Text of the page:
FIT FOR A KING
Media mogul Michael Eisner and wife Jane were among the music lovers who gathered at the Dorothy Chandler Pavilion to check out the opening night of one of the opera world’s grandest productions, “Aida.” Things were hopping at the Founder’s Room for pre-performance festivities with talk of melodies…and medicine.
One guest glowed to Mister E. that his ticker was beating in perfect harmony. “Thanks so much for the free test,” he said, referring to the heart exam Eisner has underwritten for folks at Cedars Sinai. It an expression of appreciation he’s heard many times before. “You know,” Esiner mused, “I get more compliments on that test than any movie I’ve made.”
Soon, it was time to cut short the small talk because the big event was about to begin. As the lights flickered, we headed for our seats and prepared for a journey into ancient Egypt. Yes, these productions come in all shapes and sizes but let’s face it, when it comes to opera, there’s the everyday and then there’s “Aida.”
Nothing quite matches a spectacle of this scale. Verdi’s classic extravaganza has it all-epic battle scenes, dramatic sets, extravagant costumes, massive choral numbers, exotic beauties, epic love, history, mystery and intrigue.
Of course the Los Angeles version wasn’t quite as ambitious as the opera’s 1871 world premiere in Cairo, which featured 12 live elephants. Then there was the 2000 Shanghai number, which had camels, lions, tigers, snakes and horses, and 3,000 performers parading across the stage. But the Los Angeles edition was a feast for the eyes and a delight for the ears all the same.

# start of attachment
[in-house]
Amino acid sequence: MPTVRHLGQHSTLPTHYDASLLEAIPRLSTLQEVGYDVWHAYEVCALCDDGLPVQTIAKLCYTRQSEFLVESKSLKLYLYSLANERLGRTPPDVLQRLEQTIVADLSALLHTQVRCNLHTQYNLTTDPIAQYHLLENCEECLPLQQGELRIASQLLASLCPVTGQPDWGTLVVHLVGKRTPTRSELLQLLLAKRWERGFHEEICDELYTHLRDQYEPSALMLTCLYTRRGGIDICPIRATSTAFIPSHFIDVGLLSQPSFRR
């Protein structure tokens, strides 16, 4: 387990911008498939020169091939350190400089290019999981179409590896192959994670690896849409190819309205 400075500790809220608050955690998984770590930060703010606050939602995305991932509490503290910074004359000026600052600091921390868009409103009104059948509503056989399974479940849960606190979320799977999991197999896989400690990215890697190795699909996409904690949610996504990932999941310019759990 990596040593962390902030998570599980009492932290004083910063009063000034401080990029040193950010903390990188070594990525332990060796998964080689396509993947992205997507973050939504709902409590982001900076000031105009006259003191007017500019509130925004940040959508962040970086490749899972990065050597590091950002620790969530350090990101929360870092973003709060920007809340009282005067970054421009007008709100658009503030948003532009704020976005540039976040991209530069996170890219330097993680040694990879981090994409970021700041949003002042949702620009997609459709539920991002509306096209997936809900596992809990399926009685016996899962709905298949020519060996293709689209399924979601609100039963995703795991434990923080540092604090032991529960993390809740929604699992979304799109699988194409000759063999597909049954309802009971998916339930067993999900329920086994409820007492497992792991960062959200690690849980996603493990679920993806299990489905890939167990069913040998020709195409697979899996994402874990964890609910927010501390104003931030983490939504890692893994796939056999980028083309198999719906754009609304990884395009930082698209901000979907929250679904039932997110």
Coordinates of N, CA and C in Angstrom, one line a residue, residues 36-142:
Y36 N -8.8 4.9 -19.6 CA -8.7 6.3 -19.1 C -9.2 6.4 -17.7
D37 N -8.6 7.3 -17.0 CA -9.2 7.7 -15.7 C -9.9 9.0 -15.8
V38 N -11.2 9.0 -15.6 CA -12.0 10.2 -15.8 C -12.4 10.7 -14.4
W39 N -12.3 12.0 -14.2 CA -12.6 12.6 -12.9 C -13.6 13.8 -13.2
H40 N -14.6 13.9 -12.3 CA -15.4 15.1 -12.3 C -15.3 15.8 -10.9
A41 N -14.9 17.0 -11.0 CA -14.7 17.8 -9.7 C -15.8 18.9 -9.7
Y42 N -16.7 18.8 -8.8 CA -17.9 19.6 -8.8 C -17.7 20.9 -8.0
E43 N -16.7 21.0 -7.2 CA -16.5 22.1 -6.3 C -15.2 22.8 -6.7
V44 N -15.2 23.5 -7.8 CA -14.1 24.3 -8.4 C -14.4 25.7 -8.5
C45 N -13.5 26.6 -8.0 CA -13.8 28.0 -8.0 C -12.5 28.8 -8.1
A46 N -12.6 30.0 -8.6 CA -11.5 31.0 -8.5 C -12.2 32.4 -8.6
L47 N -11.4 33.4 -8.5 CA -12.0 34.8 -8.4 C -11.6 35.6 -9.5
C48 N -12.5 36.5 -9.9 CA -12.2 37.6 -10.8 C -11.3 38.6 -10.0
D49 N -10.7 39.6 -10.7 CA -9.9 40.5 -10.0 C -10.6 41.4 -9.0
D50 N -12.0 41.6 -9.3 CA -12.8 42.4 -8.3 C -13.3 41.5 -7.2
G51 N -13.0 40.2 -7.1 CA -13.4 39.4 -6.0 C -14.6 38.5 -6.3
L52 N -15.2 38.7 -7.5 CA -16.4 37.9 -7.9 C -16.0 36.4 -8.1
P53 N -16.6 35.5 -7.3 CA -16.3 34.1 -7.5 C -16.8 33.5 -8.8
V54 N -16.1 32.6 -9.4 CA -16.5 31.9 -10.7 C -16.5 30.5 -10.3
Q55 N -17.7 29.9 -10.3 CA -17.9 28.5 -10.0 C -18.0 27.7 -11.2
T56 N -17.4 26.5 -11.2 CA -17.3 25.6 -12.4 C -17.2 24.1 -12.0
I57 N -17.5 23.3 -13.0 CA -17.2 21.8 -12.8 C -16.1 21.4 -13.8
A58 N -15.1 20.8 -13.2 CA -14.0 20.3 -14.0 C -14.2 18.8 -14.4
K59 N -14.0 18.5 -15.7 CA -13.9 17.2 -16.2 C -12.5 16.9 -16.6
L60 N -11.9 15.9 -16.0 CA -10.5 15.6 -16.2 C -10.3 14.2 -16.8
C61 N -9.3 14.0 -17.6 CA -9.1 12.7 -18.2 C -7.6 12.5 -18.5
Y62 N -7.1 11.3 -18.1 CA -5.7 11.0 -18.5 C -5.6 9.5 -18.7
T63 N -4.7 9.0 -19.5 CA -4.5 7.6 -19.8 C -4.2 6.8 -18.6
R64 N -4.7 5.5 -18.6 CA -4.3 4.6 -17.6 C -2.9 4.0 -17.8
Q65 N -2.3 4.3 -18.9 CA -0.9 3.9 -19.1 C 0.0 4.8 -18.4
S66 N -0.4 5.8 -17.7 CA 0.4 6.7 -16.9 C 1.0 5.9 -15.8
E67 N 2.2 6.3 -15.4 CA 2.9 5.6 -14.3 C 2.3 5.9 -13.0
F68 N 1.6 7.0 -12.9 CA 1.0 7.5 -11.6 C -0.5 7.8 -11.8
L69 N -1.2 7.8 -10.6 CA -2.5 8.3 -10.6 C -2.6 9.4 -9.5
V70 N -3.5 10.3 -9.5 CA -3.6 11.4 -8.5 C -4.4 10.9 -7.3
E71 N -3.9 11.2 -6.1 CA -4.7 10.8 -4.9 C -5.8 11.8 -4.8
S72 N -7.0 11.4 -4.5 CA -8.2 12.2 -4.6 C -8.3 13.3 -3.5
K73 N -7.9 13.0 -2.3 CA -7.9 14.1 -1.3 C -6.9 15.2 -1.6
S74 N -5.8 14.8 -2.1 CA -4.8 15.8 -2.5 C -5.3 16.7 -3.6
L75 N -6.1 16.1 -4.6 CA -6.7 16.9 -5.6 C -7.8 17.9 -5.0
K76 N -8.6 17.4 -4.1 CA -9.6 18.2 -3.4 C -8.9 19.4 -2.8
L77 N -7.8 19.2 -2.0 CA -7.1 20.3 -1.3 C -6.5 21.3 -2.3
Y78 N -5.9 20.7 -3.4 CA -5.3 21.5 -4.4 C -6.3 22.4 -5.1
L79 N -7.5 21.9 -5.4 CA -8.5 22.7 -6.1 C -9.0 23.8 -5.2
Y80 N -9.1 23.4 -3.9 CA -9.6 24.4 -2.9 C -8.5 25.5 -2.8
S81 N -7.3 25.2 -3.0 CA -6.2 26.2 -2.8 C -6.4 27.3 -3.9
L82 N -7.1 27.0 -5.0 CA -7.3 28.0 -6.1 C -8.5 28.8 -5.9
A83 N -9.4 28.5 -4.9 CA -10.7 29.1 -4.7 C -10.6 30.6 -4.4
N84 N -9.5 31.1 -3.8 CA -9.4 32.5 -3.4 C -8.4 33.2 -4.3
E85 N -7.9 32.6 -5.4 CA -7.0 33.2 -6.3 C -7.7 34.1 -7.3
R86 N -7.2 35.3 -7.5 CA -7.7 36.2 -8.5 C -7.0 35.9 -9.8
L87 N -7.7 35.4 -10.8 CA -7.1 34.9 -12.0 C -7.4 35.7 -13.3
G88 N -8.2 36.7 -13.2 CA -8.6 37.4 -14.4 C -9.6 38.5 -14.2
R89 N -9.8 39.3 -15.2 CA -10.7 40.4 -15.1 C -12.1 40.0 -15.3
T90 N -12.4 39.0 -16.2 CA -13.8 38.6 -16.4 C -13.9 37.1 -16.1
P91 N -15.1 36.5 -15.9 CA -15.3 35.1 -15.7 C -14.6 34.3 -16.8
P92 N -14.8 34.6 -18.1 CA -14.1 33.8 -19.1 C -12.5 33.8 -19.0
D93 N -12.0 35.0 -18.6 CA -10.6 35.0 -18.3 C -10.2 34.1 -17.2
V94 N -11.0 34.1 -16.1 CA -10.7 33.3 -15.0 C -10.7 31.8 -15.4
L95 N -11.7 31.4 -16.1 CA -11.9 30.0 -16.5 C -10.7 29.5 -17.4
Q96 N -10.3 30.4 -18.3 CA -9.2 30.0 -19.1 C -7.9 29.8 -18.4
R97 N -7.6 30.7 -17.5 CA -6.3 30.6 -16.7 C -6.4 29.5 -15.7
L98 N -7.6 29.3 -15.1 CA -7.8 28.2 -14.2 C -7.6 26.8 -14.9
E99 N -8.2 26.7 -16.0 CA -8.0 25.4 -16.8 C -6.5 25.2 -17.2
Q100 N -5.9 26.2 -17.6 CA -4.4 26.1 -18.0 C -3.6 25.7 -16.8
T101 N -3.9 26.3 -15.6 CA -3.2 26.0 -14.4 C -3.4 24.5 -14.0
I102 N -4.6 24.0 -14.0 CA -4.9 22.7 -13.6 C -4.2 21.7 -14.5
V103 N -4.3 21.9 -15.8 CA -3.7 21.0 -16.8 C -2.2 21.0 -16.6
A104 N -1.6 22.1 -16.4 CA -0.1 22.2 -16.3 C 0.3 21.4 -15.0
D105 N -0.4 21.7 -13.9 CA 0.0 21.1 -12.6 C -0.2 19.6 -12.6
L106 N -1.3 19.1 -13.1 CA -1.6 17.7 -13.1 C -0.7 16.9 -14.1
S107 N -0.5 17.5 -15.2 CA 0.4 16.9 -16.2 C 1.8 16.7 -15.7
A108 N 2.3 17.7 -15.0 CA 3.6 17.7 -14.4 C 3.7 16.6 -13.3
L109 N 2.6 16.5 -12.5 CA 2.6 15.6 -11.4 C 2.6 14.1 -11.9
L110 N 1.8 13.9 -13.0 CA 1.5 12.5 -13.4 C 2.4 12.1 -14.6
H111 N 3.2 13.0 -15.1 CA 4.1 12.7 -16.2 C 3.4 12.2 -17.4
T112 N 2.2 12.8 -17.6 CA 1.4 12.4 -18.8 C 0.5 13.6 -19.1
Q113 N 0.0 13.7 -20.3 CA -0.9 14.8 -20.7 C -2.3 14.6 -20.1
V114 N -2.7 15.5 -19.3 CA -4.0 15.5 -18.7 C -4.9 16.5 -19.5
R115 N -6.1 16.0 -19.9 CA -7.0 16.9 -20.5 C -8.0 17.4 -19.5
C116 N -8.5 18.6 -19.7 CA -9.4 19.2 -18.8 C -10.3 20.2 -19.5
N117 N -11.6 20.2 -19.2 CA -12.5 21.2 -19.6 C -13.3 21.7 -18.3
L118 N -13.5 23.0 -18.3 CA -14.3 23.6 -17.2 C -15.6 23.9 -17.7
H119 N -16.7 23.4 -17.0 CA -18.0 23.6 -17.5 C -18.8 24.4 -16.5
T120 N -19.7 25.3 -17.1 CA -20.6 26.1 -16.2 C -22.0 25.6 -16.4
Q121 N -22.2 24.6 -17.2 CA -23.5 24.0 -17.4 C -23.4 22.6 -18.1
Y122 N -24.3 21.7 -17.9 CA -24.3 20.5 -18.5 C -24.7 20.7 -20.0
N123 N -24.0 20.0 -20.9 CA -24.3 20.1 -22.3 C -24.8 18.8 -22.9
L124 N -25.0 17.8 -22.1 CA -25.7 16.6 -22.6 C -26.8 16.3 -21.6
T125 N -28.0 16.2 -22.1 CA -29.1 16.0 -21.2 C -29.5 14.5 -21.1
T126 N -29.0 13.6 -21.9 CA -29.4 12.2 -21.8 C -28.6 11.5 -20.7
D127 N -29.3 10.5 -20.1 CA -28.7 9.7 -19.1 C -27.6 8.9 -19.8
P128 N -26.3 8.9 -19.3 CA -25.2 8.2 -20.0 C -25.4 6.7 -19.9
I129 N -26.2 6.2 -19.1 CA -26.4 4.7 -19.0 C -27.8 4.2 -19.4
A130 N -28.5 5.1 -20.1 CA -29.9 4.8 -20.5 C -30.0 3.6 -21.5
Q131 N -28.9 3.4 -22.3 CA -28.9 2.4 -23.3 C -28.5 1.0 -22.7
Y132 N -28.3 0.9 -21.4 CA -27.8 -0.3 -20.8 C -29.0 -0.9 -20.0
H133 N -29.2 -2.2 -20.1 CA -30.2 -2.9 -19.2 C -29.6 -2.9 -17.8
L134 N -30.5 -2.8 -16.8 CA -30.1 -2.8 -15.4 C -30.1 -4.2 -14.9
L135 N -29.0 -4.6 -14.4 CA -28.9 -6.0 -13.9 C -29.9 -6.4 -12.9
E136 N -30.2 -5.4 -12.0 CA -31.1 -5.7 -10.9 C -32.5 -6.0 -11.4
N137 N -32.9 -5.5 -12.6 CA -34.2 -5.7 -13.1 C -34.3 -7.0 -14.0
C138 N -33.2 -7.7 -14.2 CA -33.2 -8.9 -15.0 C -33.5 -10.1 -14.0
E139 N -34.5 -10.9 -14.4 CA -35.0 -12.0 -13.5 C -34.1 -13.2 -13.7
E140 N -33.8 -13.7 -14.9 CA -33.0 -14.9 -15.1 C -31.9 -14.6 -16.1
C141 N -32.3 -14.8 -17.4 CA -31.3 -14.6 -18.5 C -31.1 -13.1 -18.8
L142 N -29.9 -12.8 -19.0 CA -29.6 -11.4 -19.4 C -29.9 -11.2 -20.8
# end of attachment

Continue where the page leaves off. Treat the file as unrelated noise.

Even without the presence of real pachyderms, this million-dollar production was a sight to behold. Amid glorious Egyptian statuary, towering columns and silhouetted palms, the performance featured a 72-person chorus, eight soloists, 21 dancers, 22 actors and 83 musicians, plus countless costume changes.
“Aida” follows the story of an Ethiopian princess who is enslaved by her Egyptian counterpart, the beautiful Amneris. The two vie for the affection of the great warrior Radames, but his heart belongs to Aida. When Radames returns from battle triumphant, he seeks freedom for his beloved Aida as his reward. Soon loyalties are torn, clandestine meetings are arranged, military secrets are divulged, untimely ends are met and the entombed lovers ultimately bid the world adieu.
Despite being eight months pregnant, soloist Michele Crider managed to belt out the lead arias with ease. Crider has become one of the most celebrated Aidas around, winning rave reviews for her recent performances in Berlin, Brussels and Dresden.
Franco Farina played the part of Radames and Irina Mishura took on the role of Amneris.
As the curtain fell on the final scene, the crowd piped in with a chorus of bravos and made its way to the post-performance party upstairs. No Mickey Mouse production, it was easy to see why “Aida” guarantees a smile on either side of the Nile.